James Cockburn (politician)

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James Cockburn
James Cockburn.jpg
Member of the Canadian Parliament
for Northumberland West
In office
1867–1874
Succeeded by William Kerr
In office
1878–1881
Preceded by William Kerr
Succeeded by George Guillet
1st Speaker of the House of Commons of Canada
In office
November 6, 1867 – March 25, 1874
Succeeded by Timothy Anglin
Personal details
Born (1819-02-13)February 13, 1819
Berwick-upon-Tweed, United Kingdom
Died August 14, 1883(1883-08-14) (aged 64)
Ottawa, Ontario, Canada
Political party Conservative

James W. Cockburn, QC (February 13, 1819 – August 14, 1883) was a Canadian Conservative politician, and a father of Canadian Confederation.

He was born in Berwick-Upon-Tweed on the English - Scottish border and immigrated to Canada with his father, James Cockburn Snr. (1787-1832), mother, Sarah Turnbull (1797-1867) and brother, Adam (1820-1861), at the age of 13. After attending Upper Canada College and Osgoode Hall, he established a law practice in Cobourg, Ontario. In the 1850s, Cockburn was elected to the town council. In 1861, he was elected to the Province of Canada's legislative assembly as a Reformer representing Northumberland West. Despite elected as an opponent of the Macdonald - Cartier administration, Cockburn switched allegiances and became a supporter of Macdonald's Liberal-Conservative Party.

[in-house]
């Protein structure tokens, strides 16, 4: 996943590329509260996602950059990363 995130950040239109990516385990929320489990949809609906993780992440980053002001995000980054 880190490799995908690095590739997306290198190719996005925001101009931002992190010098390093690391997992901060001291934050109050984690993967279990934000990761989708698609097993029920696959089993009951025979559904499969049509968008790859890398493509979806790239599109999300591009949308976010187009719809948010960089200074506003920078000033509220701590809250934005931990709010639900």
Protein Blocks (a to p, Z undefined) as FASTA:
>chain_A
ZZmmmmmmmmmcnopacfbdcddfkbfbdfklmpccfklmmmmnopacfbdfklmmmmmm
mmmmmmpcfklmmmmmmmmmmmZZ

Cockburn attended the Quebec Conference of 1864 as a supporter of Confederation. After Confederation, he was elected to the new Canadian House of Commons in the country's first election. He was nominated by Sir John A. Macdonald to be Canada's first Speaker of the House of Commons, a position in which he served from 1867 to 1874.

His performance as Speaker was hindered by the fact that he spoke no French in a chamber in which both English and French were official languages.[citation needed] He did however understand French. In 1872, Cockburn was nominated for a second term as Speaker despite reservations by the Opposition that he had been too favourable to the government in his rulings. Cockburn lost his seat in the 1874 election that had been precipitated by the Pacific Scandal and that brought down the Macdonald government.

Cockburn won back his former seat in the 1878 election but did not take an active role in Parliament. He resigned in 1881 when he was appointed to collect and classify Canadian statutes. He was still working on this assignment when his death occurred on August 14, 1883. His cause of death is unknown.

He married Isabella Susan Patterson (1838-1862) in 1854 and they had three children: Sarah Isabella Cockburn (1857-1911), Francis Cockburn (1858-?) and May Cockburn (1859-?). He is buried in St. James Cemetery, in Toronto.

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